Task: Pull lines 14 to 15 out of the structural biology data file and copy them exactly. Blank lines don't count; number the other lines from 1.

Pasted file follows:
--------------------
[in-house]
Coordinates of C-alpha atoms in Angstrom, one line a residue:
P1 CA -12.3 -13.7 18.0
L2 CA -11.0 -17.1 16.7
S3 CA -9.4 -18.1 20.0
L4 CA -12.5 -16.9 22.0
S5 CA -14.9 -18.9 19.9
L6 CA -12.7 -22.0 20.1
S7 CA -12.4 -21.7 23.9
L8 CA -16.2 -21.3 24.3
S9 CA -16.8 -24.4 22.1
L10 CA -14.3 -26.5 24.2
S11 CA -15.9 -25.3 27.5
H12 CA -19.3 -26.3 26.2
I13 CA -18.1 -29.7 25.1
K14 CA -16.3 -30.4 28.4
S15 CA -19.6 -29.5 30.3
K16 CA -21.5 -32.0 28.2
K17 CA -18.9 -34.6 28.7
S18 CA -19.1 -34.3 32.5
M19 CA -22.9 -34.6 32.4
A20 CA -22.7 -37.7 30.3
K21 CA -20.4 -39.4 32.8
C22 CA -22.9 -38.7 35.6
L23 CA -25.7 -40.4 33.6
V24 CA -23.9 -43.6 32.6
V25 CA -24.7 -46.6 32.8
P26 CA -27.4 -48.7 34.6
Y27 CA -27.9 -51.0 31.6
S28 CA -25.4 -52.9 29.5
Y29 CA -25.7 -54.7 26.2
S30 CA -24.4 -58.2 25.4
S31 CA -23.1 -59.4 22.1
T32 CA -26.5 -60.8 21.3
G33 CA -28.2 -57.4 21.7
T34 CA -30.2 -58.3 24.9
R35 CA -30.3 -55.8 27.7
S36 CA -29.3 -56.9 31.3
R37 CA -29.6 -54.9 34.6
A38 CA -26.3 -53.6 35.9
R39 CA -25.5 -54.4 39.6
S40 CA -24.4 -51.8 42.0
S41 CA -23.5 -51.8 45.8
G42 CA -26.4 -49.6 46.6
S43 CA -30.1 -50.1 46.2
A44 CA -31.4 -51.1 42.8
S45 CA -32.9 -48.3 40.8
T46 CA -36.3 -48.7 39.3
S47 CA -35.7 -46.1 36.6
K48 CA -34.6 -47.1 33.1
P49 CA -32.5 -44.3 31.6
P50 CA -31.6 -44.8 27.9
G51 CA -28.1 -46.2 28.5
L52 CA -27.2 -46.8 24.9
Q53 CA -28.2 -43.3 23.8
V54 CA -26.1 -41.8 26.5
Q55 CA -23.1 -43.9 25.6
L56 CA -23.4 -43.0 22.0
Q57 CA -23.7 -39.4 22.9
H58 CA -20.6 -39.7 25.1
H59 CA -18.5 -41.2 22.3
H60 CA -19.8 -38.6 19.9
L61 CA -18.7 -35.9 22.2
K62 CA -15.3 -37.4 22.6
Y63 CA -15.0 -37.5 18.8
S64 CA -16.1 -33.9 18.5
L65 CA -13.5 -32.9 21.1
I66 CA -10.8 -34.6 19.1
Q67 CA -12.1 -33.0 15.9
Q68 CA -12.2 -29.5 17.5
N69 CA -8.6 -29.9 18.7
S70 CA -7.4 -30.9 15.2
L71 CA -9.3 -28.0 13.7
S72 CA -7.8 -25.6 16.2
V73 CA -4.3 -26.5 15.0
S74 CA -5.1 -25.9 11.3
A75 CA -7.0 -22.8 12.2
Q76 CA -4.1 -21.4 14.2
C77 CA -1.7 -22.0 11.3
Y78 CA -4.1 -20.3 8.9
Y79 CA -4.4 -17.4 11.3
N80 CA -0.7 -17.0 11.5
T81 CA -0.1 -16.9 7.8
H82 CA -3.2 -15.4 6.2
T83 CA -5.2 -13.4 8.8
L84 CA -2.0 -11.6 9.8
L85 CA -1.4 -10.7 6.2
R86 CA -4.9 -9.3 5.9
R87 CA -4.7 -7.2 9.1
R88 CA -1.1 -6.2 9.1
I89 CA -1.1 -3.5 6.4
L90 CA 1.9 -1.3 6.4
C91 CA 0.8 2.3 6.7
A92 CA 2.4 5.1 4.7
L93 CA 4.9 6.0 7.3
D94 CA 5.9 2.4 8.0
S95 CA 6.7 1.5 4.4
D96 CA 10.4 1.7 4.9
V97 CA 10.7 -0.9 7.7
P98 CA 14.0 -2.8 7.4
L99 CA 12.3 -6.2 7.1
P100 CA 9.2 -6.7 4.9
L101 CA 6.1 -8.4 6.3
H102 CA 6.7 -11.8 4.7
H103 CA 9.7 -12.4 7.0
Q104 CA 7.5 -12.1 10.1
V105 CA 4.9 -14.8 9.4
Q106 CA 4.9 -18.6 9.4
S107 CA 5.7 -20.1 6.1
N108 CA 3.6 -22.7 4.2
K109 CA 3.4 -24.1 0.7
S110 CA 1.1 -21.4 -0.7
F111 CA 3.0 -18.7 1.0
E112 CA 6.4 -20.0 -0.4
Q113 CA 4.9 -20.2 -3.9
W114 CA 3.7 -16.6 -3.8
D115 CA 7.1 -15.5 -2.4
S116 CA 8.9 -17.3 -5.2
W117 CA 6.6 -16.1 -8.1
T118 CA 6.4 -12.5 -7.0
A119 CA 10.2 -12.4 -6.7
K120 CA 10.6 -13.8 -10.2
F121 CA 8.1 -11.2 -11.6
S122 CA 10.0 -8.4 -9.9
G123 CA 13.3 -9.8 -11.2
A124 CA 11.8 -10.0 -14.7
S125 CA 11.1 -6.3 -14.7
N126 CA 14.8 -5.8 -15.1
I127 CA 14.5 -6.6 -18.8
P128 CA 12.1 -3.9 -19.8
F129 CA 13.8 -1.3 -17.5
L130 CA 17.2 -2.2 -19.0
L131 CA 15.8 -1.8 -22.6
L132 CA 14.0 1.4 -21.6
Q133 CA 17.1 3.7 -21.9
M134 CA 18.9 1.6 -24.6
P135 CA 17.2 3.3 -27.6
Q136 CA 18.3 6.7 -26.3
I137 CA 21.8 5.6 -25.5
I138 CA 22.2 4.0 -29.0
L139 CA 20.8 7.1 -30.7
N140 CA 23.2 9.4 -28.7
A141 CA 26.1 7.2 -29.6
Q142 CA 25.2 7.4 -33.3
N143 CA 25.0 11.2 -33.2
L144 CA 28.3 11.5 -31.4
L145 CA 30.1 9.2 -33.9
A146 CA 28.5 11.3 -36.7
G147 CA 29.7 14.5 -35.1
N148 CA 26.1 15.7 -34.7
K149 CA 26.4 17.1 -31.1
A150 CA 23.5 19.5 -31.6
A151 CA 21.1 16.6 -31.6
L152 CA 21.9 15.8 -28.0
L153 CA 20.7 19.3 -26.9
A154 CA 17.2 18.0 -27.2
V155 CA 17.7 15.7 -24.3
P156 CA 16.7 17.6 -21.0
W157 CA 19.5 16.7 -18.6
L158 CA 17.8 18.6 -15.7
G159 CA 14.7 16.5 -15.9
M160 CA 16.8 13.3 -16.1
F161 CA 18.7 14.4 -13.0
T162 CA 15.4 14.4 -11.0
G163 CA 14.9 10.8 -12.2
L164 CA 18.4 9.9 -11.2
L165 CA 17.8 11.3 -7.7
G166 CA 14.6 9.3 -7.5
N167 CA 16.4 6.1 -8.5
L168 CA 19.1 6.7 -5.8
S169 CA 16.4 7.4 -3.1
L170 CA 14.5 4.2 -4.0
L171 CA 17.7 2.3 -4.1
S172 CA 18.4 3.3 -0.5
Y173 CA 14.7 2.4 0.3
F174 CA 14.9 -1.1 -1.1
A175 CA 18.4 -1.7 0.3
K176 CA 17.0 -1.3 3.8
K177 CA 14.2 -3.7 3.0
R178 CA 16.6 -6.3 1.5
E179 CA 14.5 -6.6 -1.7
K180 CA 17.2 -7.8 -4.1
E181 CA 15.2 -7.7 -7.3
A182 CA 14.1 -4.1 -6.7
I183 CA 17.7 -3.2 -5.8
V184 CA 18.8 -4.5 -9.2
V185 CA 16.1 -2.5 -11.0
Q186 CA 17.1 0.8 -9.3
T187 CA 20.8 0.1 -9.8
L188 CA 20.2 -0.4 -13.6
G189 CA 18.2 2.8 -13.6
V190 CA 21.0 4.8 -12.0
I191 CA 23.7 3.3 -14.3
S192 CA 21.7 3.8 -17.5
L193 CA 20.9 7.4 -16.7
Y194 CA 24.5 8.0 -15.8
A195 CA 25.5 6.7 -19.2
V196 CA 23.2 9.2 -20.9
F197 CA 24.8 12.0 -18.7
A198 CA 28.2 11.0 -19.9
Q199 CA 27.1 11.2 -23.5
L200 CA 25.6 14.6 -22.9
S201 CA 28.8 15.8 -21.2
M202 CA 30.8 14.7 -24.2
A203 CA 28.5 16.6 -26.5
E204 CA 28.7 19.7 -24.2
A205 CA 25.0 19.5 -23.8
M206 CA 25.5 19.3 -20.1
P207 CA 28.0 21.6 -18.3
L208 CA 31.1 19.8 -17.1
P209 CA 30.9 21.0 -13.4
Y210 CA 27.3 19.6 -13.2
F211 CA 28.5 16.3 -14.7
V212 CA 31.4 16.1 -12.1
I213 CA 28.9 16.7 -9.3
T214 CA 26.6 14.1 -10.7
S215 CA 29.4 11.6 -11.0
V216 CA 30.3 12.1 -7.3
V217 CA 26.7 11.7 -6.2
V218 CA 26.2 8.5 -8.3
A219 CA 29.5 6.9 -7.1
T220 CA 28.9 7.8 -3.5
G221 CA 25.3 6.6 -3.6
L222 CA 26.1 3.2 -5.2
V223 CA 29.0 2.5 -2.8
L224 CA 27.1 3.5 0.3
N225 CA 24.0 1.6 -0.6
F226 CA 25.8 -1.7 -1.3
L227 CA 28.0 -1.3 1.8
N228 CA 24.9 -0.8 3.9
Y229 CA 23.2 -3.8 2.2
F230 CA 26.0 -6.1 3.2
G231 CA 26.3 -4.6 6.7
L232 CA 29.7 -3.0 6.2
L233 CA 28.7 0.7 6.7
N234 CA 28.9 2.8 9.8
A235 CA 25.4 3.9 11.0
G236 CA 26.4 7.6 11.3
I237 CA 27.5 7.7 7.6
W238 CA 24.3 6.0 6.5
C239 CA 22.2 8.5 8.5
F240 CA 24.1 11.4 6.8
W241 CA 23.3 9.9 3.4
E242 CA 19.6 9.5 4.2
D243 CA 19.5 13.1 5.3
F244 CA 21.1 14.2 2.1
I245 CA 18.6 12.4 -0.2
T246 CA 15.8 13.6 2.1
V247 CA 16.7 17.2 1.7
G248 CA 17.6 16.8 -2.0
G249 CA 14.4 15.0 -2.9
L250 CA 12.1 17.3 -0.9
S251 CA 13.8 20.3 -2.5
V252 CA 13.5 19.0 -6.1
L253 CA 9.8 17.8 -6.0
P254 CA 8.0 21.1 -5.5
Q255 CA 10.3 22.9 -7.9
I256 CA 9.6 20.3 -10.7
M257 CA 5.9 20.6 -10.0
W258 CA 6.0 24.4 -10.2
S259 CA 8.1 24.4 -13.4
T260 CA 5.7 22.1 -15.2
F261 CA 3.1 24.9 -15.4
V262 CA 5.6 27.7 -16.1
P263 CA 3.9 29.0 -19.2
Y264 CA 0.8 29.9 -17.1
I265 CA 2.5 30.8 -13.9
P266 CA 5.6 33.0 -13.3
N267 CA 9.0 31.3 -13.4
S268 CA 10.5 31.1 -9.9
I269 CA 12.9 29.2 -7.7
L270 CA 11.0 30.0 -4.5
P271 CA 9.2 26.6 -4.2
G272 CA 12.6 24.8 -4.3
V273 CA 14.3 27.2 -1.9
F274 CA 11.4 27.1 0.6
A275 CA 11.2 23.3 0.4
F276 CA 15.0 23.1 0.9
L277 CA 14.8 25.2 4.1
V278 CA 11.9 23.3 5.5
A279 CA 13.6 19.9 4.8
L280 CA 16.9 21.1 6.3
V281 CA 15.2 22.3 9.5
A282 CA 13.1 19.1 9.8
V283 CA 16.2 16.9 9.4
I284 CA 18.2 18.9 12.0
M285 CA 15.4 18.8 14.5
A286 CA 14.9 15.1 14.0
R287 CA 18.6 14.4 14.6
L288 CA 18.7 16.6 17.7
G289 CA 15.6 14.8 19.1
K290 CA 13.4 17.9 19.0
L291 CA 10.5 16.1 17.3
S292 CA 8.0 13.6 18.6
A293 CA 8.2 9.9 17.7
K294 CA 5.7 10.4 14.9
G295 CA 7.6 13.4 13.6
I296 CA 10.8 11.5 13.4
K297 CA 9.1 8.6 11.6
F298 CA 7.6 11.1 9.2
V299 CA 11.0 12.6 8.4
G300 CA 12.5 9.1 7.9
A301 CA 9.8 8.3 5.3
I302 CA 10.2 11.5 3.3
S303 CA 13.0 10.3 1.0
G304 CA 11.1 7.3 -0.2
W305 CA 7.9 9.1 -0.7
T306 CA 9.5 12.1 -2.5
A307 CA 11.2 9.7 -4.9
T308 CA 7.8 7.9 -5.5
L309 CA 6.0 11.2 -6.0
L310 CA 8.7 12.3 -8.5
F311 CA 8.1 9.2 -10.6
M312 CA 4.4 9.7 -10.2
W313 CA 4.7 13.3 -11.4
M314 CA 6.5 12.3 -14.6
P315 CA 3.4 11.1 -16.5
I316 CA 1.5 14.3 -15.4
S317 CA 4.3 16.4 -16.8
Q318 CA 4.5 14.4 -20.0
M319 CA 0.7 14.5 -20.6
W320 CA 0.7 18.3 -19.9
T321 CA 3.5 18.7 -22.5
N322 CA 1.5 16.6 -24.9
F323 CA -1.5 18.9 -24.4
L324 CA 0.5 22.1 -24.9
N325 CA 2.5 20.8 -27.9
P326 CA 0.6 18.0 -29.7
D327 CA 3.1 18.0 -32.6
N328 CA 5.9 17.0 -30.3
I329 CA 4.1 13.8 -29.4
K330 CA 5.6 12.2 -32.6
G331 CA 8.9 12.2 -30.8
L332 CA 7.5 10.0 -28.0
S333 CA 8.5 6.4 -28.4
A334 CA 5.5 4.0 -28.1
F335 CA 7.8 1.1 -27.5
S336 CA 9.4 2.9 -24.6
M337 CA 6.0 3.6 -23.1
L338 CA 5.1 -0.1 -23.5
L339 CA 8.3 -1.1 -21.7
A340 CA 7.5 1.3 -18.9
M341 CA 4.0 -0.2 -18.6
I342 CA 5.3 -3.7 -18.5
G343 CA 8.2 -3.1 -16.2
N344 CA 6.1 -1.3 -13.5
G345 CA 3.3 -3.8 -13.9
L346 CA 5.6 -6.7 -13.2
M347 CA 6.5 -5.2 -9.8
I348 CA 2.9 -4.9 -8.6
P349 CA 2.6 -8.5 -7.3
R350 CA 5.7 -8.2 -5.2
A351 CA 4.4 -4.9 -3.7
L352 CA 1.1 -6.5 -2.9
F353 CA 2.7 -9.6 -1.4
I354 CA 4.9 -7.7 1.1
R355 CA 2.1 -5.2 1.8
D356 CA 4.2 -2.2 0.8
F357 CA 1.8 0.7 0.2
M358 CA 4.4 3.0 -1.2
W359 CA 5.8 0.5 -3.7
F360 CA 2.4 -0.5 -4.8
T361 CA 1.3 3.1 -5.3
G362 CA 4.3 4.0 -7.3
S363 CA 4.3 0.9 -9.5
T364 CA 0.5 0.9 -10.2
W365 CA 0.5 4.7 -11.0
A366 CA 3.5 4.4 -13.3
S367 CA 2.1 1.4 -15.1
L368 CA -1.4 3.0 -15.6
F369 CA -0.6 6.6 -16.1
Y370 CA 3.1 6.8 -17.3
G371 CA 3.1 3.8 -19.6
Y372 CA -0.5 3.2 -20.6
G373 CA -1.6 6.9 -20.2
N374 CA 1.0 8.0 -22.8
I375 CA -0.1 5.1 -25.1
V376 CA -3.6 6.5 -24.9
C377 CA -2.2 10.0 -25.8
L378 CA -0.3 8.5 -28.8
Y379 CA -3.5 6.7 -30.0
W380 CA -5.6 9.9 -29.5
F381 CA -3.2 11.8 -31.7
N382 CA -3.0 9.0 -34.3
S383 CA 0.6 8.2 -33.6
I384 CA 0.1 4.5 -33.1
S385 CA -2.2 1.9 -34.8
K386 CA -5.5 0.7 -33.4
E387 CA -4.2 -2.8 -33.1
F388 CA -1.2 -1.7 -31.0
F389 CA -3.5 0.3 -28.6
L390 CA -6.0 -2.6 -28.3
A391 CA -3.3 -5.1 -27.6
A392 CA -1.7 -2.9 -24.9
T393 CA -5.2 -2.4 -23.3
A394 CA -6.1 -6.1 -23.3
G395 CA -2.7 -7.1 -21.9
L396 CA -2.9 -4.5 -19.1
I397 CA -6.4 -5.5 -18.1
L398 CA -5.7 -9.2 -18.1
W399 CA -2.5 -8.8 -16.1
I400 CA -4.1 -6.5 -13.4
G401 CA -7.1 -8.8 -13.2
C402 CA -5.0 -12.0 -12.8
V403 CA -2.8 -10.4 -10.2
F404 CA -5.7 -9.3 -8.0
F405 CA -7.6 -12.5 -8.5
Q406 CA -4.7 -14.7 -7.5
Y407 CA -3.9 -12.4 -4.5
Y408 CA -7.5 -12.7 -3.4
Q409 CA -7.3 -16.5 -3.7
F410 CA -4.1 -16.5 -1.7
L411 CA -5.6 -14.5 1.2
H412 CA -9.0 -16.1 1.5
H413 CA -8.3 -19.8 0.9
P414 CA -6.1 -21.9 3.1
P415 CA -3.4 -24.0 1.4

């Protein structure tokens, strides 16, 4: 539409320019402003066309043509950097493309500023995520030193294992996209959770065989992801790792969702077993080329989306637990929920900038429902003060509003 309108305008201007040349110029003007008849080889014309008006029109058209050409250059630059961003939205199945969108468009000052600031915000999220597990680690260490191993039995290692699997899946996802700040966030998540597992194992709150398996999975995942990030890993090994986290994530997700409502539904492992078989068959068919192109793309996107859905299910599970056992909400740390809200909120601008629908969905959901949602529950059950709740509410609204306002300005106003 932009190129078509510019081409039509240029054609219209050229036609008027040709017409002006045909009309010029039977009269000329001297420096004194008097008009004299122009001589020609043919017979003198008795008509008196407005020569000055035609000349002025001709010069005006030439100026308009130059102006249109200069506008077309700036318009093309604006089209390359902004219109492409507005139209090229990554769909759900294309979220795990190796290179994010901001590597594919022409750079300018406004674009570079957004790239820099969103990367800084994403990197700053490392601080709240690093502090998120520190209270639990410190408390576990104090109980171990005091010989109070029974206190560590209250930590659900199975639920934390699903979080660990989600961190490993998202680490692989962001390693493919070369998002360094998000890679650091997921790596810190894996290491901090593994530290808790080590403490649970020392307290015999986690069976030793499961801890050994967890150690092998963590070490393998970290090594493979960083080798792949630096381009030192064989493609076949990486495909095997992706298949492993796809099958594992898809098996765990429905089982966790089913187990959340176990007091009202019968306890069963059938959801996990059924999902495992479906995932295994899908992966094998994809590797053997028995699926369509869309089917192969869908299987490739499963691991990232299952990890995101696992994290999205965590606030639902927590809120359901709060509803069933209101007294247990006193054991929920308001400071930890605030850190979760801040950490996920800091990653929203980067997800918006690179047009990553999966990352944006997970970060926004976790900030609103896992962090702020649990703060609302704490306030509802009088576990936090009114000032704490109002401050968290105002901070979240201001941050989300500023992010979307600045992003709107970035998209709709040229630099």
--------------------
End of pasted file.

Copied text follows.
H12 CA -19.3 -26.3 26.2
I13 CA -18.1 -29.7 25.1